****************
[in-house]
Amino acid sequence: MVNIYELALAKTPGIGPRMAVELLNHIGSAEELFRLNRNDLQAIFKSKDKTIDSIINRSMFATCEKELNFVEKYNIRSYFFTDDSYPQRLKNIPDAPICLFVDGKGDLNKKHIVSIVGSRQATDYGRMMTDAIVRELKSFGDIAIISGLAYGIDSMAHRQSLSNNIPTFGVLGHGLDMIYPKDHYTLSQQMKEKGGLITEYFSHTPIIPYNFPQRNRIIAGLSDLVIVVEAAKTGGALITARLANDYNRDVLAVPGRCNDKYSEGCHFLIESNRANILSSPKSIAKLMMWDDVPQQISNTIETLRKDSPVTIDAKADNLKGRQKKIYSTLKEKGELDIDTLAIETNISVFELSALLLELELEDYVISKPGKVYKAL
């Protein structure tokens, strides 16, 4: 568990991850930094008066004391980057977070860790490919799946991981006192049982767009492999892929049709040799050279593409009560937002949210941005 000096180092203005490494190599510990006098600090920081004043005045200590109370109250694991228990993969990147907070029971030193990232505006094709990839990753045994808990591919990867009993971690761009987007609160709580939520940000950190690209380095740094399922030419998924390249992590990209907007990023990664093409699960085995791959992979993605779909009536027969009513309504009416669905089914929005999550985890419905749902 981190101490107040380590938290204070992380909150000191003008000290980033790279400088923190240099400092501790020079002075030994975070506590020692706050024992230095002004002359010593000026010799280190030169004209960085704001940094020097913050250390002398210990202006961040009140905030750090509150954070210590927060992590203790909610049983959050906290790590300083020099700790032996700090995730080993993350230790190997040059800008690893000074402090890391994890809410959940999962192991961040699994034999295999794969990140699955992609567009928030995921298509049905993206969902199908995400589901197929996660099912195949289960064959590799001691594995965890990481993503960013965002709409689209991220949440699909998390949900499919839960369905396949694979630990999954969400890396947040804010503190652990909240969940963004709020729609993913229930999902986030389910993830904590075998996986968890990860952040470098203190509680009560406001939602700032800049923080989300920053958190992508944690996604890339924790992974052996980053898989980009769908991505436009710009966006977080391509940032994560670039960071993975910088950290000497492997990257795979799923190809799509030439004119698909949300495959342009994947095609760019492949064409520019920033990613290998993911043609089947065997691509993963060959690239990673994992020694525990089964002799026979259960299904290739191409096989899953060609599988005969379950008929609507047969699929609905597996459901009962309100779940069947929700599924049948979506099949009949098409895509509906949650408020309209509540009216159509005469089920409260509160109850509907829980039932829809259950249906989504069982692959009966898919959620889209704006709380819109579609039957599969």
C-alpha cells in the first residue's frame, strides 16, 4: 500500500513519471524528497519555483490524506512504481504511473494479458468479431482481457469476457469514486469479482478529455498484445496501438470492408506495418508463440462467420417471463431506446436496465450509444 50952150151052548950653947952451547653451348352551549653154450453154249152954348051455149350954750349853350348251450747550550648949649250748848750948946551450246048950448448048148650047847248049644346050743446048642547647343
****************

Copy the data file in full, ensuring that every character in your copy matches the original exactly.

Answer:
[in-house]
Amino acid sequence: MVNIYELALAKTPGIGPRMAVELLNHIGSAEELFRLNRNDLQAIFKSKDKTIDSIINRSMFATCEKELNFVEKYNIRSYFFTDDSYPQRLKNIPDAPICLFVDGKGDLNKKHIVSIVGSRQATDYGRMMTDAIVRELKSFGDIAIISGLAYGIDSMAHRQSLSNNIPTFGVLGHGLDMIYPKDHYTLSQQMKEKGGLITEYFSHTPIIPYNFPQRNRIIAGLSDLVIVVEAAKTGGALITARLANDYNRDVLAVPGRCNDKYSEGCHFLIESNRANILSSPKSIAKLMMWDDVPQQISNTIETLRKDSPVTIDAKADNLKGRQKKIYSTLKEKGELDIDTLAIETNISVFELSALLLELELEDYVISKPGKVYKAL
């Protein structure tokens, strides 16, 4: 568990991850930094008066004391980057977070860790490919799946991981006192049982767009492999892929049709040799050279593409009560937002949210941005 000096180092203005490494190599510990006098600090920081004043005045200590109370109250694991228990993969990147907070029971030193990232505006094709990839990753045994808990591919990867009993971690761009987007609160709580939520940000950190690209380095740094399922030419998924390249992590990209907007990023990664093409699960085995791959992979993605779909009536027969009513309504009416669905089914929005999550985890419905749902 981190101490107040380590938290204070992380909150000191003008000290980033790279400088923190240099400092501790020079002075030994975070506590020692706050024992230095002004002359010593000026010799280190030169004209960085704001940094020097913050250390002398210990202006961040009140905030750090509150954070210590927060992590203790909610049983959050906290790590300083020099700790032996700090995730080993993350230790190997040059800008690893000074402090890391994890809410959940999962192991961040699994034999295999794969990140699955992609567009928030995921298509049905993206969902199908995400589901197929996660099912195949289960064959590799001691594995965890990481993503960013965002709409689209991220949440699909998390949900499919839960369905396949694979630990999954969400890396947040804010503190652990909240969940963004709020729609993913229930999902986030389910993830904590075998996986968890990860952040470098203190509680009560406001939602700032800049923080989300920053958190992508944690996604890339924790992974052996980053898989980009769908991505436009710009966006977080391509940032994560670039960071993975910088950290000497492997990257795979799923190809799509030439004119698909949300495959342009994947095609760019492949064409520019920033990613290998993911043609089947065997691509993963060959690239990673994992020694525990089964002799026979259960299904290739191409096989899953060609599988005969379950008929609507047969699929609905597996459901009962309100779940069947929700599924049948979506099949009949098409895509509906949650408020309209509540009216159509005469089920409260509160109850509907829980039932829809259950249906989504069982692959009966898919959620889209704006709380819109579609039957599969």
C-alpha cells in the first residue's frame, strides 16, 4: 500500500513519471524528497519555483490524506512504481504511473494479458468479431482481457469476457469514486469479482478529455498484445496501438470492408506495418508463440462467420417471463431506446436496465450509444 50952150151052548950653947952451547653451348352551549653154450453154249152954348051455149350954750349853350348251450747550550648949649250748848750948946551450246048950448448048148650047847248049644346050743446048642547647343